Ellenbogen attributes concussion spike to culture change

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Last week, the NFL provided an early Friday afternoon bad news dump via the news that concussions had spiked from 206 in 2014 to 271 in 2015. The co-chair of the league’s Head, Neck, and Spine Committee has a theory that doesn’t hinge on the notion that, as the numbers suggest, there were more concussions in 2015 than 2014.

“My belief  is that this is not necessarily an increase in concussions suffered during games,” Dr. Richard Ellenbogen told Peter King of TheMMQB.com. “We’ll see in the coming years if that’s true. I think overall we have lowered the threshold for diagnosis. We are much more erring on the side of caution. I was waiting for the culture change to hit, and I sense it is hitting the game right now. . . . The medical timeout that has been instituted also is a factor, I think. Plus, this year I have sensed more teamwork between the team physician on the sideline and the UNC. Overall, I think this is all good.”

A 31.5 percent increase isn’t a cultural change; it’s a revolution. And it came during a year when, in late November, the league’s system for spotting concussions failed miserably during a game between the Rams and Ravens. So if the Case Keenum debacle in some way prompted a pendulum swing toward the reporting of concussions, there really wasn’t much time left in the season for the numbers to reflect that dynamic in a significant way.

Besides, attributing a spike that big to a cultural revolution would also represent a serious indictment of the pre-existing culture, at all levels.

As King notes, it’s too early to know whether this is a trend or an aberration. Here’s hoping that, in every year, honest diagnosis, reporting, and recording of all concussions occurs regardless of what it all means. With all due respect to the league, the simmering potential of high concussion numbers choking off the supply of future players injects just enough bias into the process to make some wonder whether, at some level, the numbers already are massaged or manipulated.

7 responses to “Ellenbogen attributes concussion spike to culture change

  1. “We’ll see in the coming years if that’s true.”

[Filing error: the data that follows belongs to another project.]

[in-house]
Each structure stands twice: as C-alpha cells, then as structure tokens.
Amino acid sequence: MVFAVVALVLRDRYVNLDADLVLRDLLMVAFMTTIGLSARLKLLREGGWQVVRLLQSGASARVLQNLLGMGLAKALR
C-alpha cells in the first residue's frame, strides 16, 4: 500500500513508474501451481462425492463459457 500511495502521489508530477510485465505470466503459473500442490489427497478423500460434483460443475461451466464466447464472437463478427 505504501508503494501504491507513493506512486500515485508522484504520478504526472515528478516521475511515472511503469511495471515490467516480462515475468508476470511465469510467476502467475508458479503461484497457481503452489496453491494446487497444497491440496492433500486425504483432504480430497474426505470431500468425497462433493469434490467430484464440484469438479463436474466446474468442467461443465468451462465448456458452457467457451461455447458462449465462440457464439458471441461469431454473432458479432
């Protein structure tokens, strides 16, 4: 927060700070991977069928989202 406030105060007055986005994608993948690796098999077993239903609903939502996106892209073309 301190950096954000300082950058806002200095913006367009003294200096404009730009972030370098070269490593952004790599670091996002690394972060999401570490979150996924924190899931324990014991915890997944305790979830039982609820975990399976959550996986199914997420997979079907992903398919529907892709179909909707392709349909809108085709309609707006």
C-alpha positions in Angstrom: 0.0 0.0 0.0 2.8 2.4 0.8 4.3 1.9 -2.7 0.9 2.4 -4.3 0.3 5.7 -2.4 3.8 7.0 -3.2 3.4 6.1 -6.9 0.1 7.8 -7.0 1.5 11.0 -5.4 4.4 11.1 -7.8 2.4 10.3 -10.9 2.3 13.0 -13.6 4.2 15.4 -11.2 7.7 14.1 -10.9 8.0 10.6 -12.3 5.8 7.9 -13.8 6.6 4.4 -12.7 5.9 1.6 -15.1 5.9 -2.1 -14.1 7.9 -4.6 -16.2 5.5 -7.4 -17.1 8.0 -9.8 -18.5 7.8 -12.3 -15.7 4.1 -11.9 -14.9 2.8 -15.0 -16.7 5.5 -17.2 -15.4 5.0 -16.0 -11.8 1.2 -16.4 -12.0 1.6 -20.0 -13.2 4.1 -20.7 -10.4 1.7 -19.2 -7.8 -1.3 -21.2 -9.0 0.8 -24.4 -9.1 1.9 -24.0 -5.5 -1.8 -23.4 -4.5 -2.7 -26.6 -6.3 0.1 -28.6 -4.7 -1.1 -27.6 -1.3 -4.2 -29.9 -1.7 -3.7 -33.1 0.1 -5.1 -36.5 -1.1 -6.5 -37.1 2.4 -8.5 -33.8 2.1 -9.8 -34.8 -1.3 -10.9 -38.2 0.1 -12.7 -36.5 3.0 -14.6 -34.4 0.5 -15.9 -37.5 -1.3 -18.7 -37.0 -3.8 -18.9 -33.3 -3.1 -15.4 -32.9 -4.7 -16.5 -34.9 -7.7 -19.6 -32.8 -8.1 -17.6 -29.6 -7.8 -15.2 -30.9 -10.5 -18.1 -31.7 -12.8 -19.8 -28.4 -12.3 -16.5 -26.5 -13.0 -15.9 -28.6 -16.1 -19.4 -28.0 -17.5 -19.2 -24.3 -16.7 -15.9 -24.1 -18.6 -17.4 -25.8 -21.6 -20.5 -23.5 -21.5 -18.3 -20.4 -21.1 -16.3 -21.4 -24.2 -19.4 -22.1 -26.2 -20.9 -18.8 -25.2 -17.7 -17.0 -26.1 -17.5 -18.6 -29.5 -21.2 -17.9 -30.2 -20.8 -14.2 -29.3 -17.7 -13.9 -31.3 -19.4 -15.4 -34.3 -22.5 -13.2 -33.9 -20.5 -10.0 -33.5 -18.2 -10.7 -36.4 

Maybe it’s true now and Ellenbogen doesn’t see it.

  2. He’s right. What used to be “aww, he just got his bell rung. Get back out there, son!”, is now considered a serious injury. Knee injuries are obvious because you can’t walk. Concussions are serious but no one thought it was bad because the player could still function and was operating on instinct: hit the runner, run fast, throw the ball, block that guy, etc. They didn’t know/care about years down the line and people are blowing their brains out.

  3. As the author Upton Sinclair once said:

    “It’s tough to get a man to understand something when his salary depends on his not understanding it.”

  4. I tend to agree with what they are saying. You can’t look at this data at face value. The spike is probably somewhat due to an increase in concussions, but I would think a lot of it is due to the increased attention to them, the ways they are diagnosed, and so on. When there is more knowledge on how and what to diagnose as a concussion and more attention paid to them, the numbers are going to go up. I don’t think you can really analyze it until the variables are consistent for a few years so you get consistent data.

    Look at it this way. The price of gas has plummeted. You wouldn’t look at the total dollars spent on gas five years ago compared to the total dollars spent on gas now and say “people are buying less gas.”

  5. Could it be that more people are just being honest about having a concussion instead of blowing their base line and faking their way through? Maybe there were this many concussions last year and just less that were reported…

  6. It would be great if PFT would stop labeling this as “concussions were up” and instead noted more correctly that “the number of concussion REPORTED was up”. It is highly likely that nothing changed in the number of concussions suffered, but for obvious reasons more are now being detected. Obvious medical science is obvious.

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